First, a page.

Income taxes receivable
 
 
 

 
260.4

Other current assets
 
 
 
2,905.2

 
2,509.5

Total current assets
 
 
 
29,125.3

 
12,733.0

Long-term investments
 
 
 
22,423.0

 
21,664.8

Reinsurance recoverables
 
 
 
767.5

 
723.9

Goodwill
 
 
 
10,636.8

 
10,636.8

Other acquired intangible assets, net
 
 
 
1,563.7

 
1,688.3

Property and equipment, net
 
 
 
605.0

 
629.7

Other long-term assets
 
 
 
1,300.3

 
1,269.9

Separate Accounts assets
 
 
 
4,180.4

 
4,035.1

Total assets
 
 
 
$
70,602.0

 
$
53,381.5

 
 
 
 
 
 
 
Liabilities and shareholders’ equity:
 
 
 
 

 
 

Current liabilities:
 
 
 
 

 
 

Health care costs payable
 
 
 
$
6,942.7

 
$
6,305.7

Future policy benefits
 
 
 
660.4

 
671.8

Unpaid claims
 
 
 
766.3

 
772.3

Unearned premiums
 
 
 
582.4

 
549.2

Policyholders’ funds
 
 
 
2,575.5

 
2,262.5

Current portion of long-term debt
 
 
 
643.9

 

Income taxes payable
 
 
 
163.2

 

Accrued expenses and other current liabilities
 
 
 
5,939.5

 
4,920.0

Total current liabilities
 
 
 
18,273.9

 
15,481.5

Future policy benefits
 
 
 
6,039.8

 
6,268.2

Unpaid claims
 
 
 
1,686.3

 
1,655.6

Policyholders’ funds
 
 
 
930.4

 
885.6

Long-term debt, less current portion
 
 
 
20,019.1

 
7,785.4

Deferred income taxes
 
 
 
341.3

 
177.4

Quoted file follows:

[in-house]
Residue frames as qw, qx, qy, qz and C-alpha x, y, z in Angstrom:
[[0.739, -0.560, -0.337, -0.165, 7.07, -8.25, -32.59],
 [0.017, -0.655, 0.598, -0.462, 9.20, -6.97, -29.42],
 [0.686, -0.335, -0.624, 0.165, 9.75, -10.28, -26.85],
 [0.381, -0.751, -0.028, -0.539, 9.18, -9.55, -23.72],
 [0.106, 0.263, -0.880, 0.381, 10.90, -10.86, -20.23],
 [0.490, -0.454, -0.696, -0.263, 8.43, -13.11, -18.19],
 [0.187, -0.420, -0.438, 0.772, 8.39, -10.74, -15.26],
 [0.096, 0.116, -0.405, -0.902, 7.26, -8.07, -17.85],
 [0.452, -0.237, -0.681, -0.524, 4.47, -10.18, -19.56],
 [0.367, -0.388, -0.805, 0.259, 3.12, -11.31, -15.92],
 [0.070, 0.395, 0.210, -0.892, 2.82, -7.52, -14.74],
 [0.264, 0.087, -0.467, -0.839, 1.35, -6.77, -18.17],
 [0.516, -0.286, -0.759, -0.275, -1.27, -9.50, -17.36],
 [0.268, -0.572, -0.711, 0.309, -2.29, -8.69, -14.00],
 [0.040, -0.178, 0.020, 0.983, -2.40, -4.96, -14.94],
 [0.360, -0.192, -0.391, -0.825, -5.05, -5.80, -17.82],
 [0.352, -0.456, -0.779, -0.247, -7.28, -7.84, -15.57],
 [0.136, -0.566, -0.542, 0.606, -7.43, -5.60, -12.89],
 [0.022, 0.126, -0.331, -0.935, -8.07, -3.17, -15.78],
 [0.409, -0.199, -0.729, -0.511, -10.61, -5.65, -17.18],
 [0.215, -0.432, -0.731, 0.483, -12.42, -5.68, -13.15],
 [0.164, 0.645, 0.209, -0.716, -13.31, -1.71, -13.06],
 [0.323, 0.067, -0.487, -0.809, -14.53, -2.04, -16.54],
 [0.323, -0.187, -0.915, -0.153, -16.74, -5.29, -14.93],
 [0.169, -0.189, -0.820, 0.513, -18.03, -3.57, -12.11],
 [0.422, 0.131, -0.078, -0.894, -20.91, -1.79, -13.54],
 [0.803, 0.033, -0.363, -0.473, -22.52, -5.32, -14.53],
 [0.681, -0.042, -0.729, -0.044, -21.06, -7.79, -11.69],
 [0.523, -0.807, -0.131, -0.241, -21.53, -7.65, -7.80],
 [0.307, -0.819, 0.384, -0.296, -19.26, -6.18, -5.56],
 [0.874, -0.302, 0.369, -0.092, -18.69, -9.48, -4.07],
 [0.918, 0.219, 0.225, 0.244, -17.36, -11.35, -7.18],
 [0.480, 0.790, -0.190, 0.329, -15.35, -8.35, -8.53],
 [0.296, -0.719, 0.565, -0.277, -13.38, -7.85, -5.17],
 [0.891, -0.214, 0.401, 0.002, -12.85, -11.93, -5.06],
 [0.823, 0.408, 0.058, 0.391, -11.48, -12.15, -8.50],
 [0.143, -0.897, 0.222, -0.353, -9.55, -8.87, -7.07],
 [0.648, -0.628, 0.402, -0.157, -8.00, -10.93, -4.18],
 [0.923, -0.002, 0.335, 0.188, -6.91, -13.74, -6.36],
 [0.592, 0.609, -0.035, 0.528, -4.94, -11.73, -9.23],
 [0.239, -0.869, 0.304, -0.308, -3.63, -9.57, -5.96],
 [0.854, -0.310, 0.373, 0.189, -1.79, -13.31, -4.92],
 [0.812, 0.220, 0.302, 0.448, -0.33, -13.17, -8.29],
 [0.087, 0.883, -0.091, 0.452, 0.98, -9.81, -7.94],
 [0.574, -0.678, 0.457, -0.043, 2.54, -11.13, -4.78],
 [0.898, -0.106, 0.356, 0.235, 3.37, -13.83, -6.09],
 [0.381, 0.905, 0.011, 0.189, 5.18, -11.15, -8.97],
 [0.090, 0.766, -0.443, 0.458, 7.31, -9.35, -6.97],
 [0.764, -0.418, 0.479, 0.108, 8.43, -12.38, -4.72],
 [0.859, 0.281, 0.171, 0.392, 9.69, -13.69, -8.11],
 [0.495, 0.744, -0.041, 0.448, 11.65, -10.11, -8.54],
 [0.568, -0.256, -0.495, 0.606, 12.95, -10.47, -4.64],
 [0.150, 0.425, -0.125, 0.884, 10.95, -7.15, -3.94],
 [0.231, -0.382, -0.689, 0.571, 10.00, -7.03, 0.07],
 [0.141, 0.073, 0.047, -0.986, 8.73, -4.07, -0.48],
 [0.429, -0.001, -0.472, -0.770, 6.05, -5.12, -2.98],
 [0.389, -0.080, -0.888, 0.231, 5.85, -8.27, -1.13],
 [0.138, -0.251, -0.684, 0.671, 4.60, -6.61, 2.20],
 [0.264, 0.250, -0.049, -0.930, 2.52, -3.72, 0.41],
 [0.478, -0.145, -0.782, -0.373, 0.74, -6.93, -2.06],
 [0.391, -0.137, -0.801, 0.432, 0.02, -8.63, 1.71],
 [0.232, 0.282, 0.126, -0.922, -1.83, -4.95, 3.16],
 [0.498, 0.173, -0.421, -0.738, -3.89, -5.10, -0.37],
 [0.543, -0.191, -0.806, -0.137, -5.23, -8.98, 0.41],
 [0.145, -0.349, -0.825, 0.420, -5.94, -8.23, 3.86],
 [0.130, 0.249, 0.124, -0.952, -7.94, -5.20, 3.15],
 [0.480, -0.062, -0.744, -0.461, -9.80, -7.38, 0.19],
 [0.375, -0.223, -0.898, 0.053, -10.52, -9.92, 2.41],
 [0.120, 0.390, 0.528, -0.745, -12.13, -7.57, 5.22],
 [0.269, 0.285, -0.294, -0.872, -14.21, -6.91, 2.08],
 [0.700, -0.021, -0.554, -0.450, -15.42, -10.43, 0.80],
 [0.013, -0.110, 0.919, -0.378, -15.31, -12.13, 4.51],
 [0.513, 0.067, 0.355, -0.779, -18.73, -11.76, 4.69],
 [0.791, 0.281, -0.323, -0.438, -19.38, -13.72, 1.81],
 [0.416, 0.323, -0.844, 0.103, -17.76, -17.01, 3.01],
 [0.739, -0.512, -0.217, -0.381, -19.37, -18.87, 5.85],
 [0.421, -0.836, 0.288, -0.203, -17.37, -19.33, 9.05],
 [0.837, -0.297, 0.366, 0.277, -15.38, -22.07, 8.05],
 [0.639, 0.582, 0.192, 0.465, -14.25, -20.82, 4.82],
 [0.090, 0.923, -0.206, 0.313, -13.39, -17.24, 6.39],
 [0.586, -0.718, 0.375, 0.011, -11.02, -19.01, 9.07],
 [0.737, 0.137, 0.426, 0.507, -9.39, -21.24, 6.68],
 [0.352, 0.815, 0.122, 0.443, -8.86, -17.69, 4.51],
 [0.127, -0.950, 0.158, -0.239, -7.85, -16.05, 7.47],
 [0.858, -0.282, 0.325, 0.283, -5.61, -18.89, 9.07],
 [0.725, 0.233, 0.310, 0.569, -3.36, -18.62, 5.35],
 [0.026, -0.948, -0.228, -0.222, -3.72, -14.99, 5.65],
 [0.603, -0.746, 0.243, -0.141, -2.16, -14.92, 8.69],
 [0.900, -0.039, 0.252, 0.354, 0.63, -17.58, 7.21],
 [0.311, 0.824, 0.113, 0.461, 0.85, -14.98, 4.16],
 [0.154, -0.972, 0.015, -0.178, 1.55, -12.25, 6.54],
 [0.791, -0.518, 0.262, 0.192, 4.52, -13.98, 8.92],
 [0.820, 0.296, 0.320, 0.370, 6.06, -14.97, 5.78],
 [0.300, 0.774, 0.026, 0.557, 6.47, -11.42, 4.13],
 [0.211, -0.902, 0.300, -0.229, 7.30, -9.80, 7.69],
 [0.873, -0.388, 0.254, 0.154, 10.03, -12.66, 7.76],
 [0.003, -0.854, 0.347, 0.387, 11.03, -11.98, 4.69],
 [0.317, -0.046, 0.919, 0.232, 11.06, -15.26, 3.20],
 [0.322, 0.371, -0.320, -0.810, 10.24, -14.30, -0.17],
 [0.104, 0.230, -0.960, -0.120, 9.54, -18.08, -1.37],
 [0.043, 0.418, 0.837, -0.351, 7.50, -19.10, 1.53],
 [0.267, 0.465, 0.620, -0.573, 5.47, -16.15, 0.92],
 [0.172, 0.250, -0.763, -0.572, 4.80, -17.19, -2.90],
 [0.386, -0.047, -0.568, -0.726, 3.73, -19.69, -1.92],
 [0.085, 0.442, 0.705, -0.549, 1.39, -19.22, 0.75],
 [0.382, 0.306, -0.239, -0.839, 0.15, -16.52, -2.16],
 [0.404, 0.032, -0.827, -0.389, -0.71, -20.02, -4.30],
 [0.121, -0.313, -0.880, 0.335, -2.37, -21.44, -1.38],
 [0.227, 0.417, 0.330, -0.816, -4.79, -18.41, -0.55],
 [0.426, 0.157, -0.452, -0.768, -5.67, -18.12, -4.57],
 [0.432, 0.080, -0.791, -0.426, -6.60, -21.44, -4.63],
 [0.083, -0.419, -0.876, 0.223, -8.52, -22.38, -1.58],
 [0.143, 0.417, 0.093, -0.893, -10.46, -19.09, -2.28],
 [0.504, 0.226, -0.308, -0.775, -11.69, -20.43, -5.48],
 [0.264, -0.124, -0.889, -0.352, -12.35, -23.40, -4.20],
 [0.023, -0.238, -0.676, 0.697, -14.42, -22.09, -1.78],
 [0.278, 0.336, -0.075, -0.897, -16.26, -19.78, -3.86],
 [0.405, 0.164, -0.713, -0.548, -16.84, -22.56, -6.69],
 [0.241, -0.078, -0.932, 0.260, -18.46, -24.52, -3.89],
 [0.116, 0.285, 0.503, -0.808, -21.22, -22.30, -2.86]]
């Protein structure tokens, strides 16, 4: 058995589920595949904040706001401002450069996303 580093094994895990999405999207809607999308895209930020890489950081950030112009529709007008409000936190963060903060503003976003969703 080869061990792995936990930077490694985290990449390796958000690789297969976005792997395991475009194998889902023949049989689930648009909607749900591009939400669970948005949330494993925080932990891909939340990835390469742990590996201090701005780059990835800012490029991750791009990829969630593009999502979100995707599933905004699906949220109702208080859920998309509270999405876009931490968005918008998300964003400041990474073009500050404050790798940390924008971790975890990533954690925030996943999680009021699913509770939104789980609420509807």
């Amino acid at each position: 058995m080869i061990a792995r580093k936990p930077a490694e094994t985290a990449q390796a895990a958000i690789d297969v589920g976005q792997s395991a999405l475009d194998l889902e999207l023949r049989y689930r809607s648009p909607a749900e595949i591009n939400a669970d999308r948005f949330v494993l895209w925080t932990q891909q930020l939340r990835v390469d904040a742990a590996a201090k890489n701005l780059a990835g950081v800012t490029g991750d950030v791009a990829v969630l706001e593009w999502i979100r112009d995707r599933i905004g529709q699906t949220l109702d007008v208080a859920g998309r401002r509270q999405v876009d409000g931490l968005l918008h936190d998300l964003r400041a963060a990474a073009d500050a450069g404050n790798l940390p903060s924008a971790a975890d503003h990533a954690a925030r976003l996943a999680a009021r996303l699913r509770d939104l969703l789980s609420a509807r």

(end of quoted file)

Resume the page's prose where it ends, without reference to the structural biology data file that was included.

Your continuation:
Other long-term liabilities
 
 
 
1,353.1

 
914.1

Separate Accounts liabilities
 
 
 
4,180.4

 
4,035.1

Total liabilities
 
 
 
52,824.3

 
37,202.9

Commitments and contingencies (Note 15)
 
 
 


 


Shareholders’ equity:
 
 
 
 
 
 

Common stock ($.01 par value; 2.5 billion shares authorized and 350.8 million shares issued
 
 

and outstanding in 2016; 2.5 billion shares authorized and 349.5 million shares issued and
 
 
 
 

outstanding in 2015) and additional paid-in capital
 
 
 
4,653.2

 
4,647.2

Retained earnings
 
 
 
14,149.8

 
12,797.4

Accumulated other comprehensive loss
 
 
 
(1,092.4
)
 
(1,330.3
)
Total Aetna shareholders’ equity
 
 
 
17,710.6

 
16,114.3

Non-controlling interests
 
 
 
67.1

 
64.3

Total equity
 
 
 
17,777.7

 
16,178.6

Total liabilities and equity
 
 
 
$
70,602.0

 
$
53,381.5

 
 
 
 
 
 
 
Refer to accompanying Condensed Notes to Consolidated Financial Statements (Unaudited).

Page 3



Consolidated Statements of Shareholders’ Equity
(Unaudited)

 
 
 
Attributable to Aetna
 
 
 
 
(Millions)